I have come to believe that both culture and structure can be designed in such a way that an organization can be much more agile and adaptable, so change and innovation come much more easily than they do in a typical organization. Which brings me to the next question: what is a connected company?

What is a Connected Company?
Historically, we have thought of companies as machines, and we have designed them like we design machines. Most companies are conceived and designed this way.

A car is a perfect example of machine design. It’s designed to do one thing and does that thing pretty well. It’s controlled by a driver. Mechanics perform routine maintenance and fix it when it breaks down. Eventually the car wears out, or your needs change, so you sell the car and buy a new one.

If one day you need a truck, or a motorcycle for some reason, the car is not going to adapt to your needs. The car is going to stay a car.

And we tend to design companies the way we design machines: We need the company to perform a certain function, so we design and build it to perform that function. 

The machine view is very successful in a stable environment. If there is a steady, predictable demand for a standard, uniform product, then machines are very efficient and productive. In such conditions, a machine-like company can profit by producing uniform items in large lots.

But over time, things change. The company grows beyond a certain point. New systems are needed. Customers want different products and services. So we redesign and rebuild the machine to serve the new functions. 

This kind of rebuilding goes by many names, including re-organization, reengineering, right-sizing, flattening and so on. The problem with this kind of thinking is that the nature of a machine is to remain static, while the nature of a company is to grow. This conflict causes all kinds of problems because you have to constantly redesign and rebuild the company while at the same time you are trying to operate it. Ironically, the process of improving efficiency is often very inefficient. And the faster things change the more of a problem this becomes.

Companies are not really machines, so much as complex, dynamic, growing systems. After all, companies are really just groups of people who have banded together to achieve some kind of purpose. 

A machine’s purpose is designed into its structure. Once a machine’s purpose has been set, it does what it has been designed to do. But if the environment changes, a machine does not have a way to become aware of the change and adjust to the new situation. It just becomes obsolete.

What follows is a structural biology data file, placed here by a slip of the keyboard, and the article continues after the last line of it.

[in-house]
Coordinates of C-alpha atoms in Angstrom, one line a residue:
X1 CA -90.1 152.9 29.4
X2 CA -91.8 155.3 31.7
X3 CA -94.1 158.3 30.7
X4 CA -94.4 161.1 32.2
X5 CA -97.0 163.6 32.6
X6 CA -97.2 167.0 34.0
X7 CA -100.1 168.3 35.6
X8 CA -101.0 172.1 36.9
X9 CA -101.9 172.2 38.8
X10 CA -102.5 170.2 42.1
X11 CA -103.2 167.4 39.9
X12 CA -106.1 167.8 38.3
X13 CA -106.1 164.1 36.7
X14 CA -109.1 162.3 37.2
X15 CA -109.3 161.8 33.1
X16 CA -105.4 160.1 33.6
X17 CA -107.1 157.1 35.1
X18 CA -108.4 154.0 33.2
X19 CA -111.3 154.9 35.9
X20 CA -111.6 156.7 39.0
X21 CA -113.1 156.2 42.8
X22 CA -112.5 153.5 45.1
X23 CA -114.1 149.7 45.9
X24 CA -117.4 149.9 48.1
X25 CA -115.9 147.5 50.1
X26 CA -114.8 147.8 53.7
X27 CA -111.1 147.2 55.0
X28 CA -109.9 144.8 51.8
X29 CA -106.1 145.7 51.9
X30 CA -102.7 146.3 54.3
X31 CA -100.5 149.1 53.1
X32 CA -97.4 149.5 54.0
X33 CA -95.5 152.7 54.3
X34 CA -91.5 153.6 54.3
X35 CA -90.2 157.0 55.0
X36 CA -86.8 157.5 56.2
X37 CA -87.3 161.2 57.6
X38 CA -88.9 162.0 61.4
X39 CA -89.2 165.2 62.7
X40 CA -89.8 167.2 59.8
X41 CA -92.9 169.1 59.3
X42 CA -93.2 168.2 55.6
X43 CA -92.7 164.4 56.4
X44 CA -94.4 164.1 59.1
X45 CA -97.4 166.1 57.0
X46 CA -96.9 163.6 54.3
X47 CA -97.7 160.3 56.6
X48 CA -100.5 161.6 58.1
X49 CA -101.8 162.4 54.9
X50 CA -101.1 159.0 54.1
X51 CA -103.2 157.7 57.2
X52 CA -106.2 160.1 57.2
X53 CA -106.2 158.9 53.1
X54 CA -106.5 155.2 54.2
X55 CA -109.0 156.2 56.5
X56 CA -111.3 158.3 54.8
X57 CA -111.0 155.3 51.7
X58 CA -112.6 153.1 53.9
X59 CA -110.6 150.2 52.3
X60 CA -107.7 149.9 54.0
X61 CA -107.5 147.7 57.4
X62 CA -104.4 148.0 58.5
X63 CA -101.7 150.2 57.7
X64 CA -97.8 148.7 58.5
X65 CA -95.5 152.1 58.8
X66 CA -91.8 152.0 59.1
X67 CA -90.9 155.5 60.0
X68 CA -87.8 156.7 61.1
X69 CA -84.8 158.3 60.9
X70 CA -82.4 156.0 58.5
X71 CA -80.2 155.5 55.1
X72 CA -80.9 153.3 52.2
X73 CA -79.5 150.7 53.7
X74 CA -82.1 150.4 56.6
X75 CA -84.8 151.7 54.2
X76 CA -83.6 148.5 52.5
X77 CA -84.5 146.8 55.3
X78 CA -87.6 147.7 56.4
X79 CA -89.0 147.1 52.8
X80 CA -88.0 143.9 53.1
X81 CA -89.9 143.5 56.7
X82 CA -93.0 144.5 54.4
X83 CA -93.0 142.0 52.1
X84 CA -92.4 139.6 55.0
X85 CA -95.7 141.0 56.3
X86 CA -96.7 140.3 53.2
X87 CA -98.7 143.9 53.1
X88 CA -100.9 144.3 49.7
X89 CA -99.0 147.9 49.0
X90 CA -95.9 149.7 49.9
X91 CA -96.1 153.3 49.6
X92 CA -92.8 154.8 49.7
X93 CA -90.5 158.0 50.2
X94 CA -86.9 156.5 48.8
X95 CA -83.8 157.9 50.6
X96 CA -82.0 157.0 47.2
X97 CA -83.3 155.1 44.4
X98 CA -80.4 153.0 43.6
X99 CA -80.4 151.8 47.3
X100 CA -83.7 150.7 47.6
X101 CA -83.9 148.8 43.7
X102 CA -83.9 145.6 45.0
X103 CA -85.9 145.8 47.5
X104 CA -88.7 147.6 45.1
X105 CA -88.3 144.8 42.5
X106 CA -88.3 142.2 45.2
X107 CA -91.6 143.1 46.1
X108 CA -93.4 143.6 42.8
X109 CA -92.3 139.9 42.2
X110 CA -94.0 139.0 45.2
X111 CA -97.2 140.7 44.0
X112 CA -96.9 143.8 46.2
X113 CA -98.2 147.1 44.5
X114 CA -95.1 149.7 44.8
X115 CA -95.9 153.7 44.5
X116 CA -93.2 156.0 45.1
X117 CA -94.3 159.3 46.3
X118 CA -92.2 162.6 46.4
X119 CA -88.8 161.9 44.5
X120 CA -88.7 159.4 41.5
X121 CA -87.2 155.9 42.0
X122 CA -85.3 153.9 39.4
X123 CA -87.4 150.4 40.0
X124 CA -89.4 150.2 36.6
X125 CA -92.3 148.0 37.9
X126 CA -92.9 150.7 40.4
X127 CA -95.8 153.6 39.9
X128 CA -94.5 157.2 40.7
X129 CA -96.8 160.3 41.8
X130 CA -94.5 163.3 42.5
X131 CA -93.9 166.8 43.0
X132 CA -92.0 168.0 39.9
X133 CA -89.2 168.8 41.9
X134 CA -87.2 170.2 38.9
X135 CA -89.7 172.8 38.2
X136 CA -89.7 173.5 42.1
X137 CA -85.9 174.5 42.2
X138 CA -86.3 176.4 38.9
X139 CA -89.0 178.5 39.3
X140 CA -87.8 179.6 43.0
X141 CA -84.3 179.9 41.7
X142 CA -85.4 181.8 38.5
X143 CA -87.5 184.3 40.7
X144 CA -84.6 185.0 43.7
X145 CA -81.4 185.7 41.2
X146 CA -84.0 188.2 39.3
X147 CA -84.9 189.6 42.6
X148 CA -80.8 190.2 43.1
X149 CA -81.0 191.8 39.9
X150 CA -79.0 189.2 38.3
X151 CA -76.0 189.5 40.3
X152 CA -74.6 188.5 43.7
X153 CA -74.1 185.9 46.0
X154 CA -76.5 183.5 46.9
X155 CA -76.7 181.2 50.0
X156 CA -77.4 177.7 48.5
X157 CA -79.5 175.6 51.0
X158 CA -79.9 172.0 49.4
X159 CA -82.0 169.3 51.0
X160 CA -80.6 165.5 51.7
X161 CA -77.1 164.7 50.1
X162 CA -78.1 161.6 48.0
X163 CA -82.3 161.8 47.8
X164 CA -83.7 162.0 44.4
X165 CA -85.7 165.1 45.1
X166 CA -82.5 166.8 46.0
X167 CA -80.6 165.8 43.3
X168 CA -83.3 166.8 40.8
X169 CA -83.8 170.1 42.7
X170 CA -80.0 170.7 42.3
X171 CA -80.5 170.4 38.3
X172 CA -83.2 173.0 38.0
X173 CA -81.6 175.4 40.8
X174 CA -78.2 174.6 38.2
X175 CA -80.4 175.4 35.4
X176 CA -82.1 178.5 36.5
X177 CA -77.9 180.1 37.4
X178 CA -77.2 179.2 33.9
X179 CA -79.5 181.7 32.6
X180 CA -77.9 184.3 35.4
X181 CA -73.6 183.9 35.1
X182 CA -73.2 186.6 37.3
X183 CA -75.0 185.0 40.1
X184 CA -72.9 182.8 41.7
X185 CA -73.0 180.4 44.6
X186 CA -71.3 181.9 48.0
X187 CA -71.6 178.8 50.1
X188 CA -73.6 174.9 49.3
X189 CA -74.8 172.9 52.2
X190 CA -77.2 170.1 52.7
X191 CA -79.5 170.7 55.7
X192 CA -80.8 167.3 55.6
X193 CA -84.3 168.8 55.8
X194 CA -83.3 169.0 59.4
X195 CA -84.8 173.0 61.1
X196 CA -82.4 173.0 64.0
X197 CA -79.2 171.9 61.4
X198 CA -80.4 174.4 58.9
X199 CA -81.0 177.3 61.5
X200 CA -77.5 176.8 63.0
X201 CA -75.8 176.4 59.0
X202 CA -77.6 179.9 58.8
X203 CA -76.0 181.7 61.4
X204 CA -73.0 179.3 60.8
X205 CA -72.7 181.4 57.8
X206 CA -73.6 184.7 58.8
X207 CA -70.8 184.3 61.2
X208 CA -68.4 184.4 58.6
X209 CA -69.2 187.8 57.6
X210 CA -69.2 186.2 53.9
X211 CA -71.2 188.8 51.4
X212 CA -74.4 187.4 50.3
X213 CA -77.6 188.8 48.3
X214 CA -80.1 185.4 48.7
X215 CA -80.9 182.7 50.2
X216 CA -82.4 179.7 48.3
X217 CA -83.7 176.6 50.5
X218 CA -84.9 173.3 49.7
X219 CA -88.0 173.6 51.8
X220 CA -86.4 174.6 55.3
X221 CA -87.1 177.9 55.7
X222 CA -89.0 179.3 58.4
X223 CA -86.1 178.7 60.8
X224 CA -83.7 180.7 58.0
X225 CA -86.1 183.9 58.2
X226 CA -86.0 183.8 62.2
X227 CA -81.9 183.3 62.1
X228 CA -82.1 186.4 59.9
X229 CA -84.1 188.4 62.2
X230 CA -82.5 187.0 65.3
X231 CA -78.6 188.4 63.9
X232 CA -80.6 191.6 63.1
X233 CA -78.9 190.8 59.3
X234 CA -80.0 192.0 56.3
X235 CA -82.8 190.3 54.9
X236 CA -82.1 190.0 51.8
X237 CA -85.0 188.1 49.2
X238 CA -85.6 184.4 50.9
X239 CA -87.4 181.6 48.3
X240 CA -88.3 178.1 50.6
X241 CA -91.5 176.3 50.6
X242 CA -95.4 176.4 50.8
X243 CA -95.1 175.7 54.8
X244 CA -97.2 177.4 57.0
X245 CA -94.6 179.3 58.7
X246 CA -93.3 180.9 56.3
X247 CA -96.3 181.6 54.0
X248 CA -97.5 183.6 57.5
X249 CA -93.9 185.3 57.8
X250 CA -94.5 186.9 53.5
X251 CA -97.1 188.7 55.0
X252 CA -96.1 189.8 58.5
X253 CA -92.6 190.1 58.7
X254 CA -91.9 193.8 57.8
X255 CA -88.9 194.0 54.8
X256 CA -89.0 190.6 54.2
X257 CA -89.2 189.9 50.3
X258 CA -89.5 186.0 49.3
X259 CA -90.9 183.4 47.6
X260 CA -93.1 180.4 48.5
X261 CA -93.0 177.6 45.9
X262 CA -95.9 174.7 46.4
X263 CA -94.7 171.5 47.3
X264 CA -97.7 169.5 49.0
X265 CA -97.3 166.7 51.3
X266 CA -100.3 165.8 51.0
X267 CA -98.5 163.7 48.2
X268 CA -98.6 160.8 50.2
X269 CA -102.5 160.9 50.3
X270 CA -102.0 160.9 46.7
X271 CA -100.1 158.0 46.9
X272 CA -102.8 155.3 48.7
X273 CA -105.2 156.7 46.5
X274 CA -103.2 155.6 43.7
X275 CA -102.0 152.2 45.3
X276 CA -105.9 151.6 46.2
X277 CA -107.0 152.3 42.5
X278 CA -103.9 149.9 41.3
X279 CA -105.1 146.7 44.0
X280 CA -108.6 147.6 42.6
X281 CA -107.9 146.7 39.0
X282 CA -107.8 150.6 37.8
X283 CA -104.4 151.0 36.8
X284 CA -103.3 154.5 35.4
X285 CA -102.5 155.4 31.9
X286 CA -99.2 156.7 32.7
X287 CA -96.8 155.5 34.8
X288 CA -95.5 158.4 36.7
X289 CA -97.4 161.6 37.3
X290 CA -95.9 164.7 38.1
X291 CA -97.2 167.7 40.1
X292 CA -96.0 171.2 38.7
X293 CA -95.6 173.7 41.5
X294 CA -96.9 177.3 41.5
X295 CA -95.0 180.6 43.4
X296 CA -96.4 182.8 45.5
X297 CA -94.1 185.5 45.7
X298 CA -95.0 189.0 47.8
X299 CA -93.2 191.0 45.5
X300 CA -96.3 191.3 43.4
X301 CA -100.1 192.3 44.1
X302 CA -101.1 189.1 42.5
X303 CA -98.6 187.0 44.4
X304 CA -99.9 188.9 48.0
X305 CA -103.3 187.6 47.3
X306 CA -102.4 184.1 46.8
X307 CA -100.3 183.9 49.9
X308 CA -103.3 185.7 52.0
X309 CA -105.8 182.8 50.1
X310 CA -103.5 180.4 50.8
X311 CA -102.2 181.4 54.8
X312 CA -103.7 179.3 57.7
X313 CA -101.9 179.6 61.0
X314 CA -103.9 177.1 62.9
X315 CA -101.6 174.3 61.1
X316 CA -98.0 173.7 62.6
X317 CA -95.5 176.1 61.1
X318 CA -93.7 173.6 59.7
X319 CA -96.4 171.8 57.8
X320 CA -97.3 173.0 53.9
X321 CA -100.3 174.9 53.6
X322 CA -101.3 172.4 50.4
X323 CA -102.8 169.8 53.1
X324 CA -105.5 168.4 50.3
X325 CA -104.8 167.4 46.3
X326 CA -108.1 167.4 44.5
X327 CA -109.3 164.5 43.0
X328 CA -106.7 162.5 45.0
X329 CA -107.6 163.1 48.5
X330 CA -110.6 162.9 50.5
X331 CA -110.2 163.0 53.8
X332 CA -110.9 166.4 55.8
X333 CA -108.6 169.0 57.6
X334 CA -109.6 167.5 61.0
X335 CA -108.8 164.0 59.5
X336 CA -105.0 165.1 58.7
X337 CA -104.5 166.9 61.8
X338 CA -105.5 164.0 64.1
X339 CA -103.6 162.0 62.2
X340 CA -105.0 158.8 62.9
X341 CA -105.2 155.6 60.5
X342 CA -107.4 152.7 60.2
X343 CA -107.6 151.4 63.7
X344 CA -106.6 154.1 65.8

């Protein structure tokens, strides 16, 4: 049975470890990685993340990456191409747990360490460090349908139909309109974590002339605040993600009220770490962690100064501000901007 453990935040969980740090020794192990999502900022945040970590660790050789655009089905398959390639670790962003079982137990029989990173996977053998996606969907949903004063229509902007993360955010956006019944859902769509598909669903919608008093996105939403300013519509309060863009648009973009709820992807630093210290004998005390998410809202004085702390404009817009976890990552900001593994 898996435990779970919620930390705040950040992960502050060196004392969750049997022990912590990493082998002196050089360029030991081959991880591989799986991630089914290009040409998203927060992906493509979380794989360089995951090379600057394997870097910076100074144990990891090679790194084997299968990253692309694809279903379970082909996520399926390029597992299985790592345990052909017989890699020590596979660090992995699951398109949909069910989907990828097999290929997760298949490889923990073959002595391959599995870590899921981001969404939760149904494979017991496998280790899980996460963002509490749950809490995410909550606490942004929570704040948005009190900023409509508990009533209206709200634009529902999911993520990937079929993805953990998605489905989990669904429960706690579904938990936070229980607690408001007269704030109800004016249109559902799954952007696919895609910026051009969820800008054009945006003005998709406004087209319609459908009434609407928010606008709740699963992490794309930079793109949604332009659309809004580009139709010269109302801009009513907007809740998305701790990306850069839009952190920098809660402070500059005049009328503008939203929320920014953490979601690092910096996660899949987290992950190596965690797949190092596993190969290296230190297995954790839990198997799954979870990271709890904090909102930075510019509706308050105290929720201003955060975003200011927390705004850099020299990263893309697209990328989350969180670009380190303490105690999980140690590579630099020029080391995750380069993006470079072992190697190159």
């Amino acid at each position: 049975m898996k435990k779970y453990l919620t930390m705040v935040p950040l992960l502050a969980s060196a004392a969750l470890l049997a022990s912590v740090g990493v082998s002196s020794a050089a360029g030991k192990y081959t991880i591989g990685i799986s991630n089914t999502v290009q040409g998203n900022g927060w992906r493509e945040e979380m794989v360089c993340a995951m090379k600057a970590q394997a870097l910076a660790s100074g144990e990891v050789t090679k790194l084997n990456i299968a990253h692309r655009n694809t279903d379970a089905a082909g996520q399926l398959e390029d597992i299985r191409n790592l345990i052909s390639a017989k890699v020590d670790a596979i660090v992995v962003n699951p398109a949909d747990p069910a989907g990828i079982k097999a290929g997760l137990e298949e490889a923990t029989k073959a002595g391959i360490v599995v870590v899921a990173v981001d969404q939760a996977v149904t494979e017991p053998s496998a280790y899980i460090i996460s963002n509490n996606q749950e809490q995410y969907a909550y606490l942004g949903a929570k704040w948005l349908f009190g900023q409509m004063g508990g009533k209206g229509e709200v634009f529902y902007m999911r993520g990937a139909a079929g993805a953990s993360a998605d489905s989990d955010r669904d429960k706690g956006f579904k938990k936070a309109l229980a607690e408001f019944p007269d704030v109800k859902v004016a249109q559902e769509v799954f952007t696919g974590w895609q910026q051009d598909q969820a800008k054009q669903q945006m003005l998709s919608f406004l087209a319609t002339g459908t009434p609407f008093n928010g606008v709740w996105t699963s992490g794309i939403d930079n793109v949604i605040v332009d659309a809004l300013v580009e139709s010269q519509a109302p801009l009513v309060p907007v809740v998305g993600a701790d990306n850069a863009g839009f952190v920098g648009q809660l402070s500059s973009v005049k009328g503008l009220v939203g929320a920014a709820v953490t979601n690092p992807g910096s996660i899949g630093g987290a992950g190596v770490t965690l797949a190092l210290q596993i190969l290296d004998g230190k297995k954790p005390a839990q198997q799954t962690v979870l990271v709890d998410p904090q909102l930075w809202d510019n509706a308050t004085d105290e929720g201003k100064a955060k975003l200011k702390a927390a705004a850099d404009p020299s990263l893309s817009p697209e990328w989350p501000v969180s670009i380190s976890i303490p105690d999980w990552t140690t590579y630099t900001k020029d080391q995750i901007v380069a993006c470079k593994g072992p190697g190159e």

Organisms, on the other hand, control themselves. An organism’s purpose does not come from an outside designer or controller but from within. An organism strives over time to realize its intentions in the world. As conditions in the environment change, an organism responds by adjusting its behavior and improving its performance over time. In other words, it learns.

Now before we had cars we got around using horses. And a horse is a very adaptable kind of transportation. If you were going into a place where you didn’t know if you were going to have roads, or gasoline, well then a horse might very well be a better choice than a car.

And the business world these days is being continually disrupted by new technologies, new ways of communicating and sharing information. It’s a lot more uncertain and unpredictable, which is why a more adaptable, organic approach gives you more flexibility to adapt as things change.

A connected company is one whose culture and structure are designed to continually learn and adapt to a changing marketplace. It is designed more like an organism and less like a machine. Connected companies distribute information and control differently. They organize work differently.

Instead of a hierarchy like you might see in a typical organization chart, a connected company is organized in what I call a podular way. It operates as a network of small, self-directed teams that are supported by platforms and connected by some kind of common purpose. Amazon and Google are organized in this way, as are many others. 

Teams that are independent and self-directed can learn and adapt more rapidly than their counterparts in divided organizations, because they don’t have to worry about complicated processes and procedures. They don’t have to get permission from a boss before they act. They interface with other teams through a simple network. This makes it possible to move much faster, make faster decisions and learn faster. This kind of organization is more entrepreneurial.

Think of a shopping mall or a commercial district in a city. The city doesn’t tell people which businesses to operate, they create a space and provide infrastructure which gets filled in with entrepreneurs. This is the core of how connected companies operate. They provide a space and a supporting platform that attracts a more entrepreneurial kind of person.

It’s Time to Connect
Adaptation requires learning. Learning requires the freedom to experiment. Today’s business environment is uncertain and variable. It’s impossible to know in advance what kinds of actions will constitute good performance. By giving their employees the freedom to make decisions, connected companies learn and move faster. While others analyze risk, connected companies seize opportunities. While others work in isolation, they link into rich networks of possibility and expand their influence. While others plan, they act.